"Even if it falls into the fiscal cliff, you will only reduce the deficit by about $100 billion," said Francis Lun, managing director of Lyncean Holdings in Hong Kong, referring to the U.S. economy. "In Chinese terms, it's like trying to douse a fire with a cup of water. They should do what Europe has done and try to impose austerity."
In Asia, markets saw another day of boisterous trading.
Tokyo's Nikkei 225 index rose 0.7 percent to 10,395.18, its highest level since March 10, 2011, the day that an earthquake and tsunami pummeled Japan's northeastern coast.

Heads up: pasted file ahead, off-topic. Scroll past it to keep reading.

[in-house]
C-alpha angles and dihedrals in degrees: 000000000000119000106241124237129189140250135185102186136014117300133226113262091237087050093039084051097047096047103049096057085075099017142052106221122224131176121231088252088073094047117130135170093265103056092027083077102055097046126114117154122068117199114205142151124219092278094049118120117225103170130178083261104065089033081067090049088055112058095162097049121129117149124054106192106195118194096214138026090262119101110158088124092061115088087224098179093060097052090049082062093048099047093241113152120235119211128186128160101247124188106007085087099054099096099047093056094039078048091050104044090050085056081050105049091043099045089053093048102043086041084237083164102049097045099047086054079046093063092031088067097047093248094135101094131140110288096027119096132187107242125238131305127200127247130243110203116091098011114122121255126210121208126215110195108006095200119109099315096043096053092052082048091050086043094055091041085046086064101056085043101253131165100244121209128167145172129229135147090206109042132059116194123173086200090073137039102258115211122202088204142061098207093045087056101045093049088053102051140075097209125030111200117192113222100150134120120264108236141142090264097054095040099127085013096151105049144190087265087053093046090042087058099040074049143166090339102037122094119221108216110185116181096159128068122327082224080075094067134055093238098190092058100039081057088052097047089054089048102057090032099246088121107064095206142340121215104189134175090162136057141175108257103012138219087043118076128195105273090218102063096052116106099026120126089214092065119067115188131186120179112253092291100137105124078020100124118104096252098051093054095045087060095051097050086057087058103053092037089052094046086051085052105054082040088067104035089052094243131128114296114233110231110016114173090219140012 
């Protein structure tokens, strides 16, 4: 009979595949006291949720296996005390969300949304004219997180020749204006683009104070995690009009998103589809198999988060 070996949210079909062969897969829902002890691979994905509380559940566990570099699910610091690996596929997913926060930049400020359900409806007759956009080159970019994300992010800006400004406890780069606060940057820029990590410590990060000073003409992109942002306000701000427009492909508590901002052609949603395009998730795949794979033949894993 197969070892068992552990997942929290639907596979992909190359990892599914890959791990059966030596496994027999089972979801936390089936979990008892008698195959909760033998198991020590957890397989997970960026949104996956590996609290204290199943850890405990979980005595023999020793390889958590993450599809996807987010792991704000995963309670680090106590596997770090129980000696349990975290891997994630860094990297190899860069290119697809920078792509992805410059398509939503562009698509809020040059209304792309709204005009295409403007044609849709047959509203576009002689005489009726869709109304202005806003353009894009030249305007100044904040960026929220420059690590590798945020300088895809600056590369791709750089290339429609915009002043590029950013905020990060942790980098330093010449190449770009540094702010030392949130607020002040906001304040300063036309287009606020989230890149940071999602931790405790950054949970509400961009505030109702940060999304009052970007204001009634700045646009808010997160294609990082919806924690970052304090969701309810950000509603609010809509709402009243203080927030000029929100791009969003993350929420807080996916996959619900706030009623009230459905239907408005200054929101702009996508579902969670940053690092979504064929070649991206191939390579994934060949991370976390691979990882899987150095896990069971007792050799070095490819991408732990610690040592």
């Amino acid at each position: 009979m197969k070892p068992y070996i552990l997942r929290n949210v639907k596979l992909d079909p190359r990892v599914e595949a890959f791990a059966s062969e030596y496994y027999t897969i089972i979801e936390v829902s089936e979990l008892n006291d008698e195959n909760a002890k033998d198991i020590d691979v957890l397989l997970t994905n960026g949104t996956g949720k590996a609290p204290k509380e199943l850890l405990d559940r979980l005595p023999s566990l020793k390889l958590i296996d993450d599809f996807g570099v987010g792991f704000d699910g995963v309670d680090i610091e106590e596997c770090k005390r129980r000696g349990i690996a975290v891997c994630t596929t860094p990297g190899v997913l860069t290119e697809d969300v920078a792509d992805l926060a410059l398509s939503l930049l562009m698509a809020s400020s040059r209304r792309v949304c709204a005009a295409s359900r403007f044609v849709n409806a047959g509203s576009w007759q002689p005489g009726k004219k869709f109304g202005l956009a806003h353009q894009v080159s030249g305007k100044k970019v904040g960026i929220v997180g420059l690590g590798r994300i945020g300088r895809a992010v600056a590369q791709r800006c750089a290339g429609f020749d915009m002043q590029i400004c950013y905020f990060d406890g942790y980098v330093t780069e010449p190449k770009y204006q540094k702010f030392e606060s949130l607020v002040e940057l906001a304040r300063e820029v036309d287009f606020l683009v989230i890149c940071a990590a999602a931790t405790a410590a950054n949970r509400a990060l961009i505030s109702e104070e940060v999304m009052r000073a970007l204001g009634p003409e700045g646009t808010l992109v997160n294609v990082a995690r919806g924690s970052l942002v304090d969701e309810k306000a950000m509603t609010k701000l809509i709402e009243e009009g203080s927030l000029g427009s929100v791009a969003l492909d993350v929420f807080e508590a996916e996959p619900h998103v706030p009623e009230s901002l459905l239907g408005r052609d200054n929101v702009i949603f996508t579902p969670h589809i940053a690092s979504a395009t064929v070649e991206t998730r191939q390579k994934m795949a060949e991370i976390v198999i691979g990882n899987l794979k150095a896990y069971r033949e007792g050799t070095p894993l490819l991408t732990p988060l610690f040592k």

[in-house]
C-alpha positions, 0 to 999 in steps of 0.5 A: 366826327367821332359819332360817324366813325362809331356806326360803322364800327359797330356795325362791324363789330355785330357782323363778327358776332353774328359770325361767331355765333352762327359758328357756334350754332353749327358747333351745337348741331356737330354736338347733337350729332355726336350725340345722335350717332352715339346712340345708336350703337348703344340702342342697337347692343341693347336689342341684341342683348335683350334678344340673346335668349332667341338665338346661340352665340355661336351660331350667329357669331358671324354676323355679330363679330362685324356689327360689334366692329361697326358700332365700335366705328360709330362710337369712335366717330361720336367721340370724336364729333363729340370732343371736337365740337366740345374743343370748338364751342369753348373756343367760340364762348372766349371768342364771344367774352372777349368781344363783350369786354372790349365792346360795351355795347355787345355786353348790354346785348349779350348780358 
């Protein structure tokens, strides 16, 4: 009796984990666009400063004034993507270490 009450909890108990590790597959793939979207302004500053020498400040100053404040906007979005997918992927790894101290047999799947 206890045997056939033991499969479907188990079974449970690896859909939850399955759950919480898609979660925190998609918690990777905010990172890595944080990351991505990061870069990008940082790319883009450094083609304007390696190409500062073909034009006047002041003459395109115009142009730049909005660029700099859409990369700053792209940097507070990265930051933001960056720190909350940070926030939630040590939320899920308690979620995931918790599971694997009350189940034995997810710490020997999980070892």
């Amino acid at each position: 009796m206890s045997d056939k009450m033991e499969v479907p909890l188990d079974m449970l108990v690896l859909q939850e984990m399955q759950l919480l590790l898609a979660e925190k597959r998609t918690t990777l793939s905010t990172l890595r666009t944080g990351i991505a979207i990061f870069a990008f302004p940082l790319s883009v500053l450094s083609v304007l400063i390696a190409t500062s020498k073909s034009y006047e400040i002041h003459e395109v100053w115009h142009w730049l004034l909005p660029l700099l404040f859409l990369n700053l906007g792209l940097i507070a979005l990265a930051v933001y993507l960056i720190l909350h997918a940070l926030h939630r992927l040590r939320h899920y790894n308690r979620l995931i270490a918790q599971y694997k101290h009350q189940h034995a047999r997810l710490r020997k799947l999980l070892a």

Investors have been cheering newly named Japanese Prime Minister Shinzo Abe and his calls for more public spending to reinvigorate the economy. He also wants the Bank of Japan to raise its inflation target from 1 to 2 percent to drag the country out of two decades of deflation, or steadily declining prices that have deadened economic activity.
Hong Kong's Hang Seng rose 0.2 percent, while South Korea's Kospi added 0.5 percent. Australia's S&P/ASX 200 gained 0.5 percent.
Benchmark oil for February delivery added 17 cents to $91.04 in electronic trading on the New York Mercantile Exchange. The contract fell 11 cents to finish at $90.87 per barrel.
In currencies, the euro fell to $1.3222 from $1.3240 late Thursday in New York. The dollar was also down slightly to 86.106 yen from 86.02 yen.
Pamela Sampson contributed to this report from Bangkok.